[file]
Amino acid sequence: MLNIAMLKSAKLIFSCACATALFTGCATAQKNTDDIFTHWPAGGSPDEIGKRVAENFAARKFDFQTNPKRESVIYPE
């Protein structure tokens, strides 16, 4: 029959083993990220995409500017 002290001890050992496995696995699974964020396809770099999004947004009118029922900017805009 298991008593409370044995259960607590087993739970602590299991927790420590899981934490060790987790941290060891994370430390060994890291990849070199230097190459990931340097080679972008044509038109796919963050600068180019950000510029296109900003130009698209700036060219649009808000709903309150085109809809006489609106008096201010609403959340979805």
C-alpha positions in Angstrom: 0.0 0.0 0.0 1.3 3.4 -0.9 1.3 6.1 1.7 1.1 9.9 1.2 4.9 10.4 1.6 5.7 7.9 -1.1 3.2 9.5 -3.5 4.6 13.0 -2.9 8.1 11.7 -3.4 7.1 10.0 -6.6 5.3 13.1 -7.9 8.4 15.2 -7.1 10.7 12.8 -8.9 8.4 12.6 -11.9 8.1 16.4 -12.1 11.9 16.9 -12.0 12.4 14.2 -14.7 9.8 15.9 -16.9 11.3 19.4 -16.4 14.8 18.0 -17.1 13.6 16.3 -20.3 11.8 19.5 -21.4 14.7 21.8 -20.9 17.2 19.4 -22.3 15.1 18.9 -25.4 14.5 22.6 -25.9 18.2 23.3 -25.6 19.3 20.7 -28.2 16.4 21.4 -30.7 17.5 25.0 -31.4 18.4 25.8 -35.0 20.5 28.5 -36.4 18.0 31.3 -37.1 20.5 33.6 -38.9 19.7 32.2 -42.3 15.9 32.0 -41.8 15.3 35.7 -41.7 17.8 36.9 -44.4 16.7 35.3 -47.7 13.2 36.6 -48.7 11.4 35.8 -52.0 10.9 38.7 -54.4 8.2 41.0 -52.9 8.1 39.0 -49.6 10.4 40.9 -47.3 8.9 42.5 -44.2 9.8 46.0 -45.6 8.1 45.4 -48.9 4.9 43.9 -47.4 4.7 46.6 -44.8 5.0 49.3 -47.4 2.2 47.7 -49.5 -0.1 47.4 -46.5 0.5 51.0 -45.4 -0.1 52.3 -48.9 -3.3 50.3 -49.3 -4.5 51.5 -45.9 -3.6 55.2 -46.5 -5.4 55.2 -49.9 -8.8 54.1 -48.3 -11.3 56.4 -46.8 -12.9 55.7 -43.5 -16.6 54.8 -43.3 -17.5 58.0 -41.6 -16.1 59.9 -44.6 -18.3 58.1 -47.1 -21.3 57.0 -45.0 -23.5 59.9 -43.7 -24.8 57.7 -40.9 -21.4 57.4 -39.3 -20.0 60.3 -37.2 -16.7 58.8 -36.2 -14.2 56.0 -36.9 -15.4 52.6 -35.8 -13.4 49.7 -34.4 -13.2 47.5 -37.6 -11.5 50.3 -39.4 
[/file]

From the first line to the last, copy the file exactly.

Amino acid sequence: MLNIAMLKSAKLIFSCACATALFTGCATAQKNTDDIFTHWPAGGSPDEIGKRVAENFAARKFDFQTNPKRESVIYPE
């Protein structure tokens, strides 16, 4: 029959083993990220995409500017 002290001890050992496995696995699974964020396809770099999004947004009118029922900017805009 298991008593409370044995259960607590087993739970602590299991927790420590899981934490060790987790941290060891994370430390060994890291990849070199230097190459990931340097080679972008044509038109796919963050600068180019950000510029296109900003130009698209700036060219649009808000709903309150085109809809006489609106008096201010609403959340979805």
C-alpha positions in Angstrom: 0.0 0.0 0.0 1.3 3.4 -0.9 1.3 6.1 1.7 1.1 9.9 1.2 4.9 10.4 1.6 5.7 7.9 -1.1 3.2 9.5 -3.5 4.6 13.0 -2.9 8.1 11.7 -3.4 7.1 10.0 -6.6 5.3 13.1 -7.9 8.4 15.2 -7.1 10.7 12.8 -8.9 8.4 12.6 -11.9 8.1 16.4 -12.1 11.9 16.9 -12.0 12.4 14.2 -14.7 9.8 15.9 -16.9 11.3 19.4 -16.4 14.8 18.0 -17.1 13.6 16.3 -20.3 11.8 19.5 -21.4 14.7 21.8 -20.9 17.2 19.4 -22.3 15.1 18.9 -25.4 14.5 22.6 -25.9 18.2 23.3 -25.6 19.3 20.7 -28.2 16.4 21.4 -30.7 17.5 25.0 -31.4 18.4 25.8 -35.0 20.5 28.5 -36.4 18.0 31.3 -37.1 20.5 33.6 -38.9 19.7 32.2 -42.3 15.9 32.0 -41.8 15.3 35.7 -41.7 17.8 36.9 -44.4 16.7 35.3 -47.7 13.2 36.6 -48.7 11.4 35.8 -52.0 10.9 38.7 -54.4 8.2 41.0 -52.9 8.1 39.0 -49.6 10.4 40.9 -47.3 8.9 42.5 -44.2 9.8 46.0 -45.6 8.1 45.4 -48.9 4.9 43.9 -47.4 4.7 46.6 -44.8 5.0 49.3 -47.4 2.2 47.7 -49.5 -0.1 47.4 -46.5 0.5 51.0 -45.4 -0.1 52.3 -48.9 -3.3 50.3 -49.3 -4.5 51.5 -45.9 -3.6 55.2 -46.5 -5.4 55.2 -49.9 -8.8 54.1 -48.3 -11.3 56.4 -46.8 -12.9 55.7 -43.5 -16.6 54.8 -43.3 -17.5 58.0 -41.6 -16.1 59.9 -44.6 -18.3 58.1 -47.1 -21.3 57.0 -45.0 -23.5 59.9 -43.7 -24.8 57.7 -40.9 -21.4 57.4 -39.3 -20.0 60.3 -37.2 -16.7 58.8 -36.2 -14.2 56.0 -36.9 -15.4 52.6 -35.8 -13.4 49.7 -34.4 -13.2 47.5 -37.6 -11.5 50.3 -39.4 